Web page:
Ancient Monuments

History on the Ground

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Bowl barrow 240m south west of West Dyke

A Scheduled Monument in Clovelly, Devon

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Latitude: 50.986 / 50°59'9"N

Longitude: -4.4148 / 4°24'53"W

OS Eastings: 230600.94529

OS Northings: 123504.735551

OS Grid: SS306235

Mapcode National: GBR K7.L5F2

Mapcode Global: FRA 16MH.ZTZ

Entry Name: Bowl barrow 240m south west of West Dyke

Scheduled Date: 30 August 1960

Last Amended: 23 April 1998

Source: Historic England

Source ID: 1017980

English Heritage Legacy ID: 30342

County: Devon

Civil Parish: Clovelly

Traditional County: Devon

Lieutenancy Area (Ceremonial County): Devon

Church of England Parish: Clovelly All Saints

Church of England Diocese: Exeter


This monument includes a bowl barrow on a high upland ridge to the west of
Clovelly Dykes hillfort. The monument survives as a circular mound 26.7m in
diameter and up to 0.7m high. The surrounding ditch from which material to
construct the mound was derived is preserved as a buried feature and now as a
result of ploughing lies under the outer edge of the mound. The barrow is cut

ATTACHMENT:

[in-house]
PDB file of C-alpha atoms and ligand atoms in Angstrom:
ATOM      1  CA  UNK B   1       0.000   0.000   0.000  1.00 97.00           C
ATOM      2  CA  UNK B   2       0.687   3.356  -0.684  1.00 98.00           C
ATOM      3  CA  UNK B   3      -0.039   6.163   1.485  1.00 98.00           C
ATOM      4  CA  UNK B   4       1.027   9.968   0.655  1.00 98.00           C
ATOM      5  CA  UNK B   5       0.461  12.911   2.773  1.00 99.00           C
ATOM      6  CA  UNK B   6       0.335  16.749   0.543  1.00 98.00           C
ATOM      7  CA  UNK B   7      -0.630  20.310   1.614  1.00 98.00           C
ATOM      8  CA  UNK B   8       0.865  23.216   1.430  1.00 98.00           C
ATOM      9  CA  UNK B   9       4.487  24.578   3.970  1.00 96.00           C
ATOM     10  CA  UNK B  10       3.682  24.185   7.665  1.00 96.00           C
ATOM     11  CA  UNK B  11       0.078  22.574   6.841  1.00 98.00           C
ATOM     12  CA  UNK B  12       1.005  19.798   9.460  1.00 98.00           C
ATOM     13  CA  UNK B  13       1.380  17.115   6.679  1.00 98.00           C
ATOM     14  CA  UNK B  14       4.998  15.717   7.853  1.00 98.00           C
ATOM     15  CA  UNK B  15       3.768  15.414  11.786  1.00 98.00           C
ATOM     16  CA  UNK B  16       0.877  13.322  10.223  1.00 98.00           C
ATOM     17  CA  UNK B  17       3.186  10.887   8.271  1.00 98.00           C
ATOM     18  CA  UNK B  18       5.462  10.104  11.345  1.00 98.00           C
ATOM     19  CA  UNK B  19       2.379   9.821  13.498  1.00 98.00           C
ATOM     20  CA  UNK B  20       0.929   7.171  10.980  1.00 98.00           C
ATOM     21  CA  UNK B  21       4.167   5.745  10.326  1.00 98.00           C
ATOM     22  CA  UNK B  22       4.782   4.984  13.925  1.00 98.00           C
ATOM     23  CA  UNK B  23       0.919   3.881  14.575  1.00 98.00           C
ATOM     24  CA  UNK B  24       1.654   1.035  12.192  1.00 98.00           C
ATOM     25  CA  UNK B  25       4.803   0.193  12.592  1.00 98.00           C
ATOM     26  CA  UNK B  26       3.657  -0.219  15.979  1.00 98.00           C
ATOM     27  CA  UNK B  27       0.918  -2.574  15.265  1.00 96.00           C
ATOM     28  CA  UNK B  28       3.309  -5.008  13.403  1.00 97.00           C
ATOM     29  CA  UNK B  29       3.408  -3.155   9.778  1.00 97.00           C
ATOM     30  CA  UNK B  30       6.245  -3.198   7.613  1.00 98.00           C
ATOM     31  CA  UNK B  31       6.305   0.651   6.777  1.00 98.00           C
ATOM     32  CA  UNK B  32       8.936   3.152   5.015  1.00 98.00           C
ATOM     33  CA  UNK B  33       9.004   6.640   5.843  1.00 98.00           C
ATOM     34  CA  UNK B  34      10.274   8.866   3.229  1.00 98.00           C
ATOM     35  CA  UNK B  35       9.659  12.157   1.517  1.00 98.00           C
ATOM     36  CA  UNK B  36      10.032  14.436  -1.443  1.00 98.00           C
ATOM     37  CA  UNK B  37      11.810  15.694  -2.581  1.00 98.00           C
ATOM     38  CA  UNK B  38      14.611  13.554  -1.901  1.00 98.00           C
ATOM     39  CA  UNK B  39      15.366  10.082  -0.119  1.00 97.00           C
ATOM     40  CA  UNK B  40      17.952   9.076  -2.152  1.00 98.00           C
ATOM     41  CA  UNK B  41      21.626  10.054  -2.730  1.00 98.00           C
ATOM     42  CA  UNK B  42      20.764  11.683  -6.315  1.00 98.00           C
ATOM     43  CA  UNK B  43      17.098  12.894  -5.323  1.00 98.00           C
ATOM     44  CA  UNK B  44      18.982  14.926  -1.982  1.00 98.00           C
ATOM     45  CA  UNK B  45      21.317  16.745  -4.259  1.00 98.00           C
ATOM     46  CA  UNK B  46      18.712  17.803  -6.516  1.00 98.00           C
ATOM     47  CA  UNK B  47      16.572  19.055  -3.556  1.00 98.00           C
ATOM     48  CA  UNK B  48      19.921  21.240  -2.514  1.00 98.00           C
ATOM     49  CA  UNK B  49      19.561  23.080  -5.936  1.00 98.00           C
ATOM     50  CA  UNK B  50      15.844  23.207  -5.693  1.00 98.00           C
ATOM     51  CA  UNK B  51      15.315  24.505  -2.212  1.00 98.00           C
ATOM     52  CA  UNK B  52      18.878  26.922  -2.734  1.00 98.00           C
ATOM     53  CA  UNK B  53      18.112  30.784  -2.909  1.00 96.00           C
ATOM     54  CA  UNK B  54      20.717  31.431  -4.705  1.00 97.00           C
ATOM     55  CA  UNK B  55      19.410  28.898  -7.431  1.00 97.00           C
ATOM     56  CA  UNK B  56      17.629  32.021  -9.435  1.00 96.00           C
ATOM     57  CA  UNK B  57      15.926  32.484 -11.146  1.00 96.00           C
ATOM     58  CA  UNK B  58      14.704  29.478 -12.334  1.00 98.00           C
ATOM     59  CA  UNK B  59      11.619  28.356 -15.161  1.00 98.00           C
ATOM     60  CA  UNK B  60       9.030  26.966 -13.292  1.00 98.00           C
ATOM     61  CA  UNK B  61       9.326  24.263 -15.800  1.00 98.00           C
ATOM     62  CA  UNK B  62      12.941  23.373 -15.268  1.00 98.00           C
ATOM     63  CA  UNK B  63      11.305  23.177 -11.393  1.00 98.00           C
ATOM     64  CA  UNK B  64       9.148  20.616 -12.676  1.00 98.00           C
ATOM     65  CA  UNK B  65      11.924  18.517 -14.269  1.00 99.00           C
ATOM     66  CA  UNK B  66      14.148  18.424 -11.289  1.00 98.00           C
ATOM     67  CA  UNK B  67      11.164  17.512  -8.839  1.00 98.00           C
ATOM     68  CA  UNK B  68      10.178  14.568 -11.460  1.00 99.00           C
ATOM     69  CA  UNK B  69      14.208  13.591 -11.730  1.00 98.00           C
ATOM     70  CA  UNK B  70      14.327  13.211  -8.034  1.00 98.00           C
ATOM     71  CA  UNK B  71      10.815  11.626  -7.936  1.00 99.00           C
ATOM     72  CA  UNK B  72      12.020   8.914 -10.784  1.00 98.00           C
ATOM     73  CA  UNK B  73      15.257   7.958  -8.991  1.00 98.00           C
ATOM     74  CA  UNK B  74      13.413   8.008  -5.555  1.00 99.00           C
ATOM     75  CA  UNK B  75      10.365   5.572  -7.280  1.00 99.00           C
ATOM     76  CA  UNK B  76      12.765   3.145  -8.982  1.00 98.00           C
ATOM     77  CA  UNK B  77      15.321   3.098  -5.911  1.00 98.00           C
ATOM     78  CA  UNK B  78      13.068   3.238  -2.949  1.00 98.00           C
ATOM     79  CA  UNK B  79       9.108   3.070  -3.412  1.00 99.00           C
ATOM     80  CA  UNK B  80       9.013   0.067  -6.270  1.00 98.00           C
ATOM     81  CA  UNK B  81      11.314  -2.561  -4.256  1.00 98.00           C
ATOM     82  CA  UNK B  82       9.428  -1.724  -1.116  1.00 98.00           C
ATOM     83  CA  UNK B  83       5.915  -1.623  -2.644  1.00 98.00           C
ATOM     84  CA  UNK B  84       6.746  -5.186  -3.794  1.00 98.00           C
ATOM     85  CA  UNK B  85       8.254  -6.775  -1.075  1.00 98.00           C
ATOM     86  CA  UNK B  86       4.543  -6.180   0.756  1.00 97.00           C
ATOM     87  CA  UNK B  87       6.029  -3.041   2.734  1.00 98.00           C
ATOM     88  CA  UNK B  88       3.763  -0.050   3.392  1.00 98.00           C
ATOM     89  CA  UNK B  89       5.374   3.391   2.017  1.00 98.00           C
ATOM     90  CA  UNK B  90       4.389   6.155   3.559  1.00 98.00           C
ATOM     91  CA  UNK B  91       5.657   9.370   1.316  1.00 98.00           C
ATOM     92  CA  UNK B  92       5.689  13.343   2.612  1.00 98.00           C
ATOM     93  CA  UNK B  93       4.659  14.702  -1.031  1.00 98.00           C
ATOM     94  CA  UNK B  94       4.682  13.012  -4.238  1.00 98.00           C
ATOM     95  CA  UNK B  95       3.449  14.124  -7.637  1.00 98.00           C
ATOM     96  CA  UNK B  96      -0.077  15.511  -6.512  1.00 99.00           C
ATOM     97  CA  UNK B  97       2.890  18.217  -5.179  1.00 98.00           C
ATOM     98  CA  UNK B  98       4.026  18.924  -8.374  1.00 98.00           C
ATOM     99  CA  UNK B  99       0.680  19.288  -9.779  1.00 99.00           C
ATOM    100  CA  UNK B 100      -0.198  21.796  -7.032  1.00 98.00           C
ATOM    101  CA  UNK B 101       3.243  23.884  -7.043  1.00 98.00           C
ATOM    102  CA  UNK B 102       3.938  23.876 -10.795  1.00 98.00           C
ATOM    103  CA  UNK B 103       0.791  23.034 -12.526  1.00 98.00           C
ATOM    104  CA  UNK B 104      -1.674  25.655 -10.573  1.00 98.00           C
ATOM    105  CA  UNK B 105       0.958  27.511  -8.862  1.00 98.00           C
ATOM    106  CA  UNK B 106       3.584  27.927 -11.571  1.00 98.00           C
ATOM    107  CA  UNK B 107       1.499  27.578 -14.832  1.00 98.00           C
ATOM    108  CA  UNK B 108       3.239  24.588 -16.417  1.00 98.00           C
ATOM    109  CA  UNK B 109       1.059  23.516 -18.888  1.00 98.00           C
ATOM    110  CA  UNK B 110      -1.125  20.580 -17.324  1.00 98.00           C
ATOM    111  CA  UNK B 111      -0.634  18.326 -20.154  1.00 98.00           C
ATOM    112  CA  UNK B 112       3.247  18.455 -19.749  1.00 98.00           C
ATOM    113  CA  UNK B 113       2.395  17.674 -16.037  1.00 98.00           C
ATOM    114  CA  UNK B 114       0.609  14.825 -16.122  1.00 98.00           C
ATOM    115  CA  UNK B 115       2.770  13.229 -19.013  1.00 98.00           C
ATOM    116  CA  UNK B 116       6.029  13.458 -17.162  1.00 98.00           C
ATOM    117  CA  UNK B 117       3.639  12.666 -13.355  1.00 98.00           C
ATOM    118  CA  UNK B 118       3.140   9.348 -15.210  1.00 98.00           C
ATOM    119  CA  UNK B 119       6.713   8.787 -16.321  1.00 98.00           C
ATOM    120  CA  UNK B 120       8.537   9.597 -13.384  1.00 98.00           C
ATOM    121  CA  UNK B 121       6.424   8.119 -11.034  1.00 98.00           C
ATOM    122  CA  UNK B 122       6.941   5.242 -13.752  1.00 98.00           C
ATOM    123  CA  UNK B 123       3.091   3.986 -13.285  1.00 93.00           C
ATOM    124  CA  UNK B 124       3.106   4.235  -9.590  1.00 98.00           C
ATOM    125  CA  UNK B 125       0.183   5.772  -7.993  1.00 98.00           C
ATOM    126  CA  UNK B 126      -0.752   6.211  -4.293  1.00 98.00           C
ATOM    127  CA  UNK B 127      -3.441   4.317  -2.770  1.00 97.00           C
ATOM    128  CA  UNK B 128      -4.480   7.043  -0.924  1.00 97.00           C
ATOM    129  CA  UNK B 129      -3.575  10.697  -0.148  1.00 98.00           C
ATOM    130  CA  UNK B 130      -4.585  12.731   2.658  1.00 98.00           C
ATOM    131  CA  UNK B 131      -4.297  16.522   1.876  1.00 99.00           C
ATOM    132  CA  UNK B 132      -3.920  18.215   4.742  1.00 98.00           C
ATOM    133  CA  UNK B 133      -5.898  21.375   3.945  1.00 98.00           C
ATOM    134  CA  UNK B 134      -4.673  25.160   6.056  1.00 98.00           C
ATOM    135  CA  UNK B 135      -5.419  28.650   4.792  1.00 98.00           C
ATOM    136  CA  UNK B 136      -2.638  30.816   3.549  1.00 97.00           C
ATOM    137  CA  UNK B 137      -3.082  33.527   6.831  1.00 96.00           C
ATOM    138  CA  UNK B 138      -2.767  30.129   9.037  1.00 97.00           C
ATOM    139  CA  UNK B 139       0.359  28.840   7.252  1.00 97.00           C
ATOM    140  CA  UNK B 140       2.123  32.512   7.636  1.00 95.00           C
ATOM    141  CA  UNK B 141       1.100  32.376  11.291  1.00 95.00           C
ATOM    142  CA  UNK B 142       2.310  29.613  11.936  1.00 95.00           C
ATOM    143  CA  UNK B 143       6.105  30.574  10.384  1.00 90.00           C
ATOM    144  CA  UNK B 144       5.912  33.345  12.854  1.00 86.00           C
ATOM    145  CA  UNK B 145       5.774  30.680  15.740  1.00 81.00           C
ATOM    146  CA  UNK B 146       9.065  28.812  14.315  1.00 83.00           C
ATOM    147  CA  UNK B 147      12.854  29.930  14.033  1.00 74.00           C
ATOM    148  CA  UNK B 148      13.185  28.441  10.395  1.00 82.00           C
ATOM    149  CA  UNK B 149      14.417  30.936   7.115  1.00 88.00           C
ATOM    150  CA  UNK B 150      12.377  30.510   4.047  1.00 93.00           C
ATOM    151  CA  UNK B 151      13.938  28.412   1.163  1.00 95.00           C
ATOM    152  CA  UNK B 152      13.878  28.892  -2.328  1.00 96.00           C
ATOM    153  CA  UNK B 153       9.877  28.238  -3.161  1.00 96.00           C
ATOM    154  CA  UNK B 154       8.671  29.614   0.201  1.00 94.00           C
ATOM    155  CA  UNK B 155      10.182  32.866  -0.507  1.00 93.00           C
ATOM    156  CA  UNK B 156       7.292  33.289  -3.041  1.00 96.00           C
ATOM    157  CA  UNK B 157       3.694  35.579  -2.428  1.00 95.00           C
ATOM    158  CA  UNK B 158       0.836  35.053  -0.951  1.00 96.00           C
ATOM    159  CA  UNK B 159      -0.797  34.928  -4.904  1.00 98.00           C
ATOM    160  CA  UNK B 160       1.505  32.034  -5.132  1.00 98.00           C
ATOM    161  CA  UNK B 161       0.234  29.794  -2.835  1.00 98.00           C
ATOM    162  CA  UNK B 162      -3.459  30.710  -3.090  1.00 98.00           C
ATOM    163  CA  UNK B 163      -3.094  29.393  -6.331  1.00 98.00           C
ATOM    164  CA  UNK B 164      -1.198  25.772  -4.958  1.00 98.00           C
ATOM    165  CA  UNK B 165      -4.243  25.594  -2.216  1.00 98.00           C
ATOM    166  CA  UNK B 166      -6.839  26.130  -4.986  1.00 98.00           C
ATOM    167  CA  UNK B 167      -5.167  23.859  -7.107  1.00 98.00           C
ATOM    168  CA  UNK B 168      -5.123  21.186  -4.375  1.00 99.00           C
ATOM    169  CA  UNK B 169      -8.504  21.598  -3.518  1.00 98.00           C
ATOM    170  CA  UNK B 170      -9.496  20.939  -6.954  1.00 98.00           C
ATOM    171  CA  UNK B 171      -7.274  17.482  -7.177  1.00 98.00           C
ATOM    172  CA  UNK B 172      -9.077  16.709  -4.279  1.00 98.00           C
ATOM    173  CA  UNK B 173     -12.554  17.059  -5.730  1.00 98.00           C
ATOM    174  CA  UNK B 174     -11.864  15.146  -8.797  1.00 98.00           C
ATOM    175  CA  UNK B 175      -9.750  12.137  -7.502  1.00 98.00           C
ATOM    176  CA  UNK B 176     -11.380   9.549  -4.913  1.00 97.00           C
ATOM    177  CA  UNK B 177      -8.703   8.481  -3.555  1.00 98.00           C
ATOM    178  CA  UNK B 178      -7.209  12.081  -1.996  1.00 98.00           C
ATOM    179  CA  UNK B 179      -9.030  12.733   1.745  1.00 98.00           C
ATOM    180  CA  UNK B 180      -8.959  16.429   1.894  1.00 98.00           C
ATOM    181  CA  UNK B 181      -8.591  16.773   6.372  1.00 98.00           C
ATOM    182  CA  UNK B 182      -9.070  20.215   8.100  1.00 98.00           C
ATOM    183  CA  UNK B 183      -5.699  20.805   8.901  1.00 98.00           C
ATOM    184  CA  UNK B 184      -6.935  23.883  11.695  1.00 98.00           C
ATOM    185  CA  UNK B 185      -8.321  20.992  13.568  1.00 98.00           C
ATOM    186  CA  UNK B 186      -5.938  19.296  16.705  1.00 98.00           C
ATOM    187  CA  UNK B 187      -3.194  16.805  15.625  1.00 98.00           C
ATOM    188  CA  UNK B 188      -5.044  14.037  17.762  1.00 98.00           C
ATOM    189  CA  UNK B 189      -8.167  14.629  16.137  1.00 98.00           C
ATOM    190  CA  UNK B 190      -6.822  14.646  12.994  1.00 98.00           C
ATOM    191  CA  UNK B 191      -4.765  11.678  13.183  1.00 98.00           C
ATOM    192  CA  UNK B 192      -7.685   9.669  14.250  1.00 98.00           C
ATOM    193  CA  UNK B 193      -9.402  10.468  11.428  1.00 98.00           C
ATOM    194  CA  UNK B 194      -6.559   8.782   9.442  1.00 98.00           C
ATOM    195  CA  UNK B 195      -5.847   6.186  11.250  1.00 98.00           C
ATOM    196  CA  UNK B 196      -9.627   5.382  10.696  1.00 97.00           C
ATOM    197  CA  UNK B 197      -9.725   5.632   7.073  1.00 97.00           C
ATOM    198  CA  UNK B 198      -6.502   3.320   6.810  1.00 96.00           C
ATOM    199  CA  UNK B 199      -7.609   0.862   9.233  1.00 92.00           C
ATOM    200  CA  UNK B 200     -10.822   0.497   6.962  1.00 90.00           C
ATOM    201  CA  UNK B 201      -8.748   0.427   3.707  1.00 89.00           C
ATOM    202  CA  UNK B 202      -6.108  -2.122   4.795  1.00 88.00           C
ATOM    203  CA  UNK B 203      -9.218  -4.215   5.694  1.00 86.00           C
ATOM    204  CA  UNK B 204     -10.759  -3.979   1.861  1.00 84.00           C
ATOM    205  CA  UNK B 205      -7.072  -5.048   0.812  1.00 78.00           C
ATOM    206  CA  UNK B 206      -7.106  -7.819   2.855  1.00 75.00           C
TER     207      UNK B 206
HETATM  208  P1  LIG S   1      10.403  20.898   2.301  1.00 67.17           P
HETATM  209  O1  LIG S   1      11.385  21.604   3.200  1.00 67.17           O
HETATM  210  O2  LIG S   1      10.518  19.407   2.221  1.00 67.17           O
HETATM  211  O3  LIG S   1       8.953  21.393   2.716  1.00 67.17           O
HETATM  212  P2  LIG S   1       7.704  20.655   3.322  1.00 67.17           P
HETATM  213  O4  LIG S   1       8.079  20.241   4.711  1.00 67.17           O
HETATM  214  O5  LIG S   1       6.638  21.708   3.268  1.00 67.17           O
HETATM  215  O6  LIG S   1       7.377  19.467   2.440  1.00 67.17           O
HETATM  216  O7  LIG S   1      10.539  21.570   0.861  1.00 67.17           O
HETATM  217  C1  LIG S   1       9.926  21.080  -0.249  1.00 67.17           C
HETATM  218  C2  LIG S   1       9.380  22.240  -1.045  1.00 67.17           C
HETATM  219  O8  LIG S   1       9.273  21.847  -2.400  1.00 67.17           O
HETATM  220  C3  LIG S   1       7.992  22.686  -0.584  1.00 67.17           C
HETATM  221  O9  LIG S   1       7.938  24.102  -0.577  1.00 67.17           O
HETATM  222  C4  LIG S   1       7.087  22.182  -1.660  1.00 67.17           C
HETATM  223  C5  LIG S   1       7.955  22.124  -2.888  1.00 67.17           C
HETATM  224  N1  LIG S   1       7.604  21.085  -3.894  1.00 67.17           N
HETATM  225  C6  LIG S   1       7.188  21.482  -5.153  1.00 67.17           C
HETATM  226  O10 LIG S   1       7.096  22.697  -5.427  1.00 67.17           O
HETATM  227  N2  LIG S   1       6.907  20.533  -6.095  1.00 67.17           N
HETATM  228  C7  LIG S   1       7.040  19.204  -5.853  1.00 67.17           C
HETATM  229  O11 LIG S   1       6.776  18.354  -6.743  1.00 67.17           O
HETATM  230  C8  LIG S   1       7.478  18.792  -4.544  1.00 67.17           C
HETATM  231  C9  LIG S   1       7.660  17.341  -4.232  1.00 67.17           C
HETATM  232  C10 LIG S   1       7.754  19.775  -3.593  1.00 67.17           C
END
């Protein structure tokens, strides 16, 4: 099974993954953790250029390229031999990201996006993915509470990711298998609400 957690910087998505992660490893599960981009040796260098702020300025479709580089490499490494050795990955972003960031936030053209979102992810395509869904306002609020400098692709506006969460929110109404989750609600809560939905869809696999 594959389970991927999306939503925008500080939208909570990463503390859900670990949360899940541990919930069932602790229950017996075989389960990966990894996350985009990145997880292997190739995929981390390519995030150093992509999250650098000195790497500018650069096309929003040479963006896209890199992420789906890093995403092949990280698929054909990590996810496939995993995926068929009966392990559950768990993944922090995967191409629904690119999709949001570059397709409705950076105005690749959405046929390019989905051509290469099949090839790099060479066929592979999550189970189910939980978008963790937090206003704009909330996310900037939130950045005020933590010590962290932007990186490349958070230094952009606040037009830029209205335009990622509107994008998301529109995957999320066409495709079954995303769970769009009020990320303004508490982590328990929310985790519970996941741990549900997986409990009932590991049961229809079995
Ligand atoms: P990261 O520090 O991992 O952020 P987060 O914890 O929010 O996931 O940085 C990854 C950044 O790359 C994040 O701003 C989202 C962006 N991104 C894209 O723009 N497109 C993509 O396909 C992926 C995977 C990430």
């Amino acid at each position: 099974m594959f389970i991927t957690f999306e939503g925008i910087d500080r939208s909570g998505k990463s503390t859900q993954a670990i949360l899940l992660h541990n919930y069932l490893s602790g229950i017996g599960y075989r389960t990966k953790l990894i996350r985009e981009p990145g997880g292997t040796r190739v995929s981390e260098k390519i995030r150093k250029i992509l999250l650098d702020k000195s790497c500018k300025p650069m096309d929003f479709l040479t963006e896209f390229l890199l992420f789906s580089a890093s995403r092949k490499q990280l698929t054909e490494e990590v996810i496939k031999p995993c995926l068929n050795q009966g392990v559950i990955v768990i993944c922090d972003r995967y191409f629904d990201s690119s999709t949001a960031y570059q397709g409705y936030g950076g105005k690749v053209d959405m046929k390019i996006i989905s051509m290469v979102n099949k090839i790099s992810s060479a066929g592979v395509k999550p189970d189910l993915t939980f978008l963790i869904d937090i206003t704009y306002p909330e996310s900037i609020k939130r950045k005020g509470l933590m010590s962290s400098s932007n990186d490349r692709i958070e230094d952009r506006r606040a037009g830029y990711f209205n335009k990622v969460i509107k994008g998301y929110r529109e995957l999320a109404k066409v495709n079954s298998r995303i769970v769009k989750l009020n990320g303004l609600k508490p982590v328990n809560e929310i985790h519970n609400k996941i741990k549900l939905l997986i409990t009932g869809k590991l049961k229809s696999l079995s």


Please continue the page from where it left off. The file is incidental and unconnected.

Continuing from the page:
slightly on the northern side by a field boundary.
The field boundary is excluded from the scheduling, although the ground
beneath is included.

The site of the monument is shown on the attached map extract.
It includes a 2 metre boundary around the archaeological features,
considered to be essential for the monument's support and preservation.

Source: Historic England

Reasons for Scheduling

Bowl barrows, the most numerous form of round barrow, are funerary monuments
dating from the Late Neolithic period to the Late Bronze Age, with most
examples belonging to the period 2400-1500 BC. They were constructed as
earthen or rubble mounds, sometimes ditched, which covered single or multiple
burials. They occur either in isolation or grouped as cemeteries and often
acted as a focus for burials in later periods. Often superficially similar,
although differing widely in size, they exhibit regional variations in form
and a diversity of burial practices. There are over 10,000 surviving bowl
barrows recorded nationally (many more have already been destroyed), occurring
across most of lowland Britain. Often occupying prominent locations, they are
a major historic element in the modern landscape and their considerable
variation of form and longevity as a monument type provide important
information on the diversity of beliefs and social organisations amongst early
prehistoric communities. They are particularly representative of their period
and a substantial proportion of surviving examples are considered worthy of

Despite ploughing, the bowl barrow 240m south west of West Dyke survives
comparatively well and contains archaeological and environmental information
relating to the monument and its surrounding landscape. This barrow lies
close to well preserved hillfort known as Clovelly Dykes.

Source: Historic England


Devon County Sites and Monuments Register, SS32SW4,

Source: Historic England

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